As an advocate for the reader, I’m sensitive to written content because I want it to engage not repel the reader when they see it for the first time. Writing content takes a lot of time and energy, and I want that investment to pay-off by having the audience actually read the written piece versus dismissing it because its ill-fitted at first glance.
Graphic design has something to do with it, but it’s mainly the written content that is judged harshly. The length of the piece, the style of the fonts, the way the words are laid out on the page and so on. You already know the headline, if applicable and first sentence are the most important. They must be concise and holistic to give the reader a brief about the entire piece.
Put yourself in the reader’s shoes to determine what they need to know versus what you want to tell them. Give serious consideration what they already know about the topic and if it’s necessary to spell out things that are common knowledge in your industry. For example, younger readers think 12 point font screams, similar to the way they interpret all-capitalized letters, while older readers find 10 point font too small and frustrating to make out. Another example is if you are writing content and want to relay you have a skilled team, exceptional service and quick delivery, there is no need to include a paragraph that describes those components because the words are already descriptive.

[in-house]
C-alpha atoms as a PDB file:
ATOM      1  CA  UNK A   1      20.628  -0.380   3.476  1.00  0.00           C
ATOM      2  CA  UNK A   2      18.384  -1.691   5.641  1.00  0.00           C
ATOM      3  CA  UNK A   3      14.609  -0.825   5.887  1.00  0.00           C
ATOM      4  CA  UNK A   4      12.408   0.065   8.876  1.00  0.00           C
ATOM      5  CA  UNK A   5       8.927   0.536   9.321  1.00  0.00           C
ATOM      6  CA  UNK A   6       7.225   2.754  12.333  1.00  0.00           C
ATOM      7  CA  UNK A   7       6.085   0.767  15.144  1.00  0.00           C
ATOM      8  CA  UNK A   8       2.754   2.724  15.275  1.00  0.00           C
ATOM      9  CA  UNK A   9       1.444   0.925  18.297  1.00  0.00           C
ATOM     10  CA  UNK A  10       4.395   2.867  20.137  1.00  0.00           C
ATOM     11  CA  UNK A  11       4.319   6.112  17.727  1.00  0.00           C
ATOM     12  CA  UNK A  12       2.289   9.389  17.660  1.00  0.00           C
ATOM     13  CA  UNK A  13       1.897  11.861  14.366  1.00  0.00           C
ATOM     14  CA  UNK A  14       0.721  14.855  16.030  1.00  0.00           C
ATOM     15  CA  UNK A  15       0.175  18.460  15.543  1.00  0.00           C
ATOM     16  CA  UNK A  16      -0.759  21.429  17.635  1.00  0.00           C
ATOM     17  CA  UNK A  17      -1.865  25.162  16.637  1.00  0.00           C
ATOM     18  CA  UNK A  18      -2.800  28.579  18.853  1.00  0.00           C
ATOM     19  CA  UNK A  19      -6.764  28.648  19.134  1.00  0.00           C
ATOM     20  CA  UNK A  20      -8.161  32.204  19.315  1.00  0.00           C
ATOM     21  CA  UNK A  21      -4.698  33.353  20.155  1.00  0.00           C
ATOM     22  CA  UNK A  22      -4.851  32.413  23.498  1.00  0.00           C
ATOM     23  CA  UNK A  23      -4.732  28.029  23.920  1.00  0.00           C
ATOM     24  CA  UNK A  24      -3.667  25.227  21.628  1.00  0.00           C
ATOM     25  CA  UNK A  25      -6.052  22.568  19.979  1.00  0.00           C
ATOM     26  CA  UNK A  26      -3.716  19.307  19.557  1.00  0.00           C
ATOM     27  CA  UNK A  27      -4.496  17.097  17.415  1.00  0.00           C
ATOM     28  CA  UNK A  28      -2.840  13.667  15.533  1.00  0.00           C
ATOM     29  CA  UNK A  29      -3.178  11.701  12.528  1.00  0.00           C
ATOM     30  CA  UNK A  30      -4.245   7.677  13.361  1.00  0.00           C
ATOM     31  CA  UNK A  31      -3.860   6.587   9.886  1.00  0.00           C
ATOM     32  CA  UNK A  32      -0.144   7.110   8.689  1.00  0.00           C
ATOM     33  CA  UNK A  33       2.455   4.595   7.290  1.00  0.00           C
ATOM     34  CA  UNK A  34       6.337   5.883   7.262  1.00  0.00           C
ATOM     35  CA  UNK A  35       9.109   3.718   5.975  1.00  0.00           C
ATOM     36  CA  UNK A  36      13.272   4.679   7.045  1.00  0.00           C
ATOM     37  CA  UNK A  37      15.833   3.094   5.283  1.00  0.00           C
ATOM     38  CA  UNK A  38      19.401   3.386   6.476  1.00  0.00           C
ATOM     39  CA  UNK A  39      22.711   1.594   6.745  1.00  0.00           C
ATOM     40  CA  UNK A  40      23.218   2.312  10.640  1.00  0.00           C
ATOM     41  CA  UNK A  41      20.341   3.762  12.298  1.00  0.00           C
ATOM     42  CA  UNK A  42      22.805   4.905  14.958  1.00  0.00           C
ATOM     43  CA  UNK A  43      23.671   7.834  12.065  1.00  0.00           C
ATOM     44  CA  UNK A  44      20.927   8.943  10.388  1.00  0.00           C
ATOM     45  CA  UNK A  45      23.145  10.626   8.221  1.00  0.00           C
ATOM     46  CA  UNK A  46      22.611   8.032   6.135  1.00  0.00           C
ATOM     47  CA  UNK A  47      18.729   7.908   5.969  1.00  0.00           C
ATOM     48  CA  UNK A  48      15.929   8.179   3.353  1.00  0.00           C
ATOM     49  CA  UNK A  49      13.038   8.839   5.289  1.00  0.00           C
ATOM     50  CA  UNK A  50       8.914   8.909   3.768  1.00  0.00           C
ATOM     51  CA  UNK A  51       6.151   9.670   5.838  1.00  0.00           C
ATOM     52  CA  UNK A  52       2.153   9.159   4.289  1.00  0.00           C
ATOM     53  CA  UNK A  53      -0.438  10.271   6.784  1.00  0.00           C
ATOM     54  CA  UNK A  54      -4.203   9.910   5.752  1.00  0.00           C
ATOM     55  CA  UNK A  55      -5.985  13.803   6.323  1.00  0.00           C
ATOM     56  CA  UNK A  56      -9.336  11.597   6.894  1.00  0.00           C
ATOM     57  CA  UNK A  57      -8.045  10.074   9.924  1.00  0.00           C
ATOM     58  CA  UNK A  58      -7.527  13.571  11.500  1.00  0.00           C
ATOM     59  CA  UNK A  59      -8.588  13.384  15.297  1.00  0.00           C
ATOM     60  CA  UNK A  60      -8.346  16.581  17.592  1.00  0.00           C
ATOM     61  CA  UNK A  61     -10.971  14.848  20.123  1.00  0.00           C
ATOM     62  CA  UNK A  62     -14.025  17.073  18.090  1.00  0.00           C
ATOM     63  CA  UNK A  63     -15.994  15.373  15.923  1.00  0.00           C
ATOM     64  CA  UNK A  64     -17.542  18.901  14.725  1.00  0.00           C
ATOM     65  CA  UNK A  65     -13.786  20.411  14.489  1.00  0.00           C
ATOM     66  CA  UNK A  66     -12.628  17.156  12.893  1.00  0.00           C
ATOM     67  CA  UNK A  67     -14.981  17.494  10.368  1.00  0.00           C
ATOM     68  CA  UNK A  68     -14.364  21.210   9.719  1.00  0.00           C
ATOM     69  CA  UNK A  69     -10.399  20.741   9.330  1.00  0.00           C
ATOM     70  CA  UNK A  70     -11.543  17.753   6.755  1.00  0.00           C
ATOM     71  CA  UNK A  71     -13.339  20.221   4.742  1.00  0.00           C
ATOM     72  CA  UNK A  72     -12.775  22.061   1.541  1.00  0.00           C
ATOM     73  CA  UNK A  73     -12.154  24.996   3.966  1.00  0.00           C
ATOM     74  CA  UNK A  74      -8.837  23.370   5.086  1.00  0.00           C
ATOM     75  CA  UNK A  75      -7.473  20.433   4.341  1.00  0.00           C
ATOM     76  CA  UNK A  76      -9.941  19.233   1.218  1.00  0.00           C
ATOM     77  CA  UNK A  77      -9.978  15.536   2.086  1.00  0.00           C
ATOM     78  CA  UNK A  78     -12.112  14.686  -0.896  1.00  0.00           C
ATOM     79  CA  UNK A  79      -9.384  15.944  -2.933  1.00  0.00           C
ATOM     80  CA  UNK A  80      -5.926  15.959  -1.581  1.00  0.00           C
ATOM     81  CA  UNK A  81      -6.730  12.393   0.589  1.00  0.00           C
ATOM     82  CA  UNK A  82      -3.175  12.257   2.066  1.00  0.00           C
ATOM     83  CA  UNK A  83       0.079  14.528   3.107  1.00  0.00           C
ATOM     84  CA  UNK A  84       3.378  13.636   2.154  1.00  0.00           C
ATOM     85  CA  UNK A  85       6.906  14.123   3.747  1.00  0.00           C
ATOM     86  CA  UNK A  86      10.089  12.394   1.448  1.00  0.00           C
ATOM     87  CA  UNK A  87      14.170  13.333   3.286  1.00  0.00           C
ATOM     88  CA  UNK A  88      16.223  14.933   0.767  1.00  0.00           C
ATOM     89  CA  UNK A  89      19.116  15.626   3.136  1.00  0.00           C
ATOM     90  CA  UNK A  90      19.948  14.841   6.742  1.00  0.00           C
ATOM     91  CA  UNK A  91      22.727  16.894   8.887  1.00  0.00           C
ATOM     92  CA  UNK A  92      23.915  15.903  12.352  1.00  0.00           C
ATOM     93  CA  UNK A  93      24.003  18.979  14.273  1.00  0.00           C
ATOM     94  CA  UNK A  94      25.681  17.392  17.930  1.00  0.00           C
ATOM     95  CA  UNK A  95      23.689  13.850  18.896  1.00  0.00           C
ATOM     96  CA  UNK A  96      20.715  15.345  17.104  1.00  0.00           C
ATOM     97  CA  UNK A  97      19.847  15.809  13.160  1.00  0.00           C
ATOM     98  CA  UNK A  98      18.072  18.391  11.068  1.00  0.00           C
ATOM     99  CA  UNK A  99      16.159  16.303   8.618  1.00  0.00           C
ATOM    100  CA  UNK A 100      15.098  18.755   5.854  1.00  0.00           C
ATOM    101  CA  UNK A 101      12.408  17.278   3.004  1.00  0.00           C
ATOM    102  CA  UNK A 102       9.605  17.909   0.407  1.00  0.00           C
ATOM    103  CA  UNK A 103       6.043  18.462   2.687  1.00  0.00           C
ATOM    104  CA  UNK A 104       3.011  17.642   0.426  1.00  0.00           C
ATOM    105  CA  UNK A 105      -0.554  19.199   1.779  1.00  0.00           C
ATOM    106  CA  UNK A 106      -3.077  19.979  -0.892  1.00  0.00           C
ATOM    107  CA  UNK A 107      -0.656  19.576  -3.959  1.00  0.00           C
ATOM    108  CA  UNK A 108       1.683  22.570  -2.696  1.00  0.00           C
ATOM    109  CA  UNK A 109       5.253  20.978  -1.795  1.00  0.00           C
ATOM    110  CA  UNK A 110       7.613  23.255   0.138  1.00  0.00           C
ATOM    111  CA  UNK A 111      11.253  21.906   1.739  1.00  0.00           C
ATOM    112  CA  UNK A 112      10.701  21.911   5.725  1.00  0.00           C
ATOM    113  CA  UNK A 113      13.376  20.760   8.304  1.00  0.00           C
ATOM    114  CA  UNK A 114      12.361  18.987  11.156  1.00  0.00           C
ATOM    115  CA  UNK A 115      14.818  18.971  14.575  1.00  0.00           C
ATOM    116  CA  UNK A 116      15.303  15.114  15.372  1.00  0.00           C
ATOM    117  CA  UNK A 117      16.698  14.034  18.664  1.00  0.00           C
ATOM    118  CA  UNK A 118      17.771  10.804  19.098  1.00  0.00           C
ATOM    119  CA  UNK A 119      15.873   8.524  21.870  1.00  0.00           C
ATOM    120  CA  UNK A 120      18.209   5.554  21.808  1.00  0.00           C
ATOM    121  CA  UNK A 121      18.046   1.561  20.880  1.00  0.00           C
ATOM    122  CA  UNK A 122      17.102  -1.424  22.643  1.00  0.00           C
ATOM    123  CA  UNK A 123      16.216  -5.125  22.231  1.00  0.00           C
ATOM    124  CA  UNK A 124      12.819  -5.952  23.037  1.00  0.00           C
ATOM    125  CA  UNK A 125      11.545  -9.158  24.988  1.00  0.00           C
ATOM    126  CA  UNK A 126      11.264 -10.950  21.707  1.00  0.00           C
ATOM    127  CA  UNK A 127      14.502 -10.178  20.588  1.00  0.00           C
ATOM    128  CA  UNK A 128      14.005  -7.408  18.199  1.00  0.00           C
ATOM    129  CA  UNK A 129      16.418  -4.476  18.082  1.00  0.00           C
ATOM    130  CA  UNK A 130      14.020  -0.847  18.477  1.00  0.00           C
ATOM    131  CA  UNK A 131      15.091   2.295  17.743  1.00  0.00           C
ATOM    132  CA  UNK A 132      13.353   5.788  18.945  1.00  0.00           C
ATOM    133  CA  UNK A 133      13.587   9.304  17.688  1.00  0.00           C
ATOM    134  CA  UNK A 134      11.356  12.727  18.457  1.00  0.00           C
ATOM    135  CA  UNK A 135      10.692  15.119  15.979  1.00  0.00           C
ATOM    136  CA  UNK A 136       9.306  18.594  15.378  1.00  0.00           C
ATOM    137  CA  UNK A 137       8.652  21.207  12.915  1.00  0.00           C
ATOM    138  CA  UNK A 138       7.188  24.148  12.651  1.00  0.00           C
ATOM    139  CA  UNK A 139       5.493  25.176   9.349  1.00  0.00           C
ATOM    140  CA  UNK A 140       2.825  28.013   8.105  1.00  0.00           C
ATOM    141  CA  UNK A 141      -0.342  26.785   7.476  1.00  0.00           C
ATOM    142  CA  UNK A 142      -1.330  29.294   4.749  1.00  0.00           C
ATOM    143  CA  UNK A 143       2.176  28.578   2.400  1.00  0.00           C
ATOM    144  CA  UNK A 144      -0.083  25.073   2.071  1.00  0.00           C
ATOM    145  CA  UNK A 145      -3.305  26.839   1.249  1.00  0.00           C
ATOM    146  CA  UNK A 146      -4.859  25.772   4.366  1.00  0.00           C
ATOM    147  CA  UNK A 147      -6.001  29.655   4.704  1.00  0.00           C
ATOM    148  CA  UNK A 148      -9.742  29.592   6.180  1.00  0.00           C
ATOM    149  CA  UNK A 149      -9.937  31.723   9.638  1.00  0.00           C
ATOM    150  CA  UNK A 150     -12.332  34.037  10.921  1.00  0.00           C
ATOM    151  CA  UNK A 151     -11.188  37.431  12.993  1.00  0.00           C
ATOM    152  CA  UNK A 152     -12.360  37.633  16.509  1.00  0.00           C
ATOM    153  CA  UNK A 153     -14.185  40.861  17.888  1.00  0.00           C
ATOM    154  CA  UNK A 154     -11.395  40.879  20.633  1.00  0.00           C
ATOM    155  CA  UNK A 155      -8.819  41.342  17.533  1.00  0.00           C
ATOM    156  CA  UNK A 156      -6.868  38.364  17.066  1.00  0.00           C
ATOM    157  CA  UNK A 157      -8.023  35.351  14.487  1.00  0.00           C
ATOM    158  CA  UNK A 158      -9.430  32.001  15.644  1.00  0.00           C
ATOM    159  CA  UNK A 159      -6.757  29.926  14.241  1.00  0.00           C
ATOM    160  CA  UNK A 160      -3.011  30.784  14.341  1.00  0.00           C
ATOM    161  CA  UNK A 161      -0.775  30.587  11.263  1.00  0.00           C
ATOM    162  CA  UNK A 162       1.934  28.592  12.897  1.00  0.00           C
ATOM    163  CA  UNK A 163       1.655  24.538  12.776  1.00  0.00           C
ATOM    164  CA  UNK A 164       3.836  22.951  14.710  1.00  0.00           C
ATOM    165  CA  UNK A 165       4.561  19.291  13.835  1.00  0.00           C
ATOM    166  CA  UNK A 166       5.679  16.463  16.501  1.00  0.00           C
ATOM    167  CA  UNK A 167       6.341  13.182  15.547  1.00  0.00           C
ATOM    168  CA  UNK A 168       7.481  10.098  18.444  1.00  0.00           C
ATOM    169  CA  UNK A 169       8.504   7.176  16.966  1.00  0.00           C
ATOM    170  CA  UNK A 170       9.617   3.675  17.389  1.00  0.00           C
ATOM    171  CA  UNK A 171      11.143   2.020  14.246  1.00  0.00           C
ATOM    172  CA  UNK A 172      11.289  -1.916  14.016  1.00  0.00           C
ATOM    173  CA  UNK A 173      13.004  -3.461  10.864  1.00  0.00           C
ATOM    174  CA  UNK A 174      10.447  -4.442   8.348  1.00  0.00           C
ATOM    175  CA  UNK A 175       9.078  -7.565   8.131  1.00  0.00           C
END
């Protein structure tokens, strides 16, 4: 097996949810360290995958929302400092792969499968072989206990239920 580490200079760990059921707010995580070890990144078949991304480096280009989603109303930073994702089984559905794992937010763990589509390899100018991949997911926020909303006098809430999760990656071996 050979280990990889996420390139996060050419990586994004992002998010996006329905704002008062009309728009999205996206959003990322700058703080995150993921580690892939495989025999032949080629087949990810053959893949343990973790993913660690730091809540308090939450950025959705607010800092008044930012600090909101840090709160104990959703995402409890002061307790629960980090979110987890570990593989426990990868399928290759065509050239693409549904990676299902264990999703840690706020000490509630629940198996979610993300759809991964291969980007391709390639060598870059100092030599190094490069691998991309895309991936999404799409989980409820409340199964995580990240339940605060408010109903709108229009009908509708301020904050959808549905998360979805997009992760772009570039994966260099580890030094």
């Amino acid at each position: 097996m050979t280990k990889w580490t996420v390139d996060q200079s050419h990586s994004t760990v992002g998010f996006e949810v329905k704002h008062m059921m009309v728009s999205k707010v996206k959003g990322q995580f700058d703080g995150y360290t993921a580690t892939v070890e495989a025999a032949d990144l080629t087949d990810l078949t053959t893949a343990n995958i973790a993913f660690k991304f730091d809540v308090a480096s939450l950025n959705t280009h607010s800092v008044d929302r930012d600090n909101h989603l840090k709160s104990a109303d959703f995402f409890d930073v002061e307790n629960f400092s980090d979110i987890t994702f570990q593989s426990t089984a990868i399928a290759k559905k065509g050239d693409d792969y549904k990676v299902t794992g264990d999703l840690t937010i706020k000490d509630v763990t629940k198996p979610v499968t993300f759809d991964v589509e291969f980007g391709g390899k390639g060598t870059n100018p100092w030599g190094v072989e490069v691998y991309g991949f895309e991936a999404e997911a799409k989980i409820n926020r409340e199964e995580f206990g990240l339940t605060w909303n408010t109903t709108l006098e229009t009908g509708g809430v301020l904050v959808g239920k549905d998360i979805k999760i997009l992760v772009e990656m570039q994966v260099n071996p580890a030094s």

To provide a positive experience for your audience, consider these elements when writing content.
- What do they really need to know?
- What font size and style best suits them?
- Are there acronyms that need be spelled out and explained?
- Is the point of the message in the first sentence and paragraph?
- If instructional, have the steps been tested for accuracy?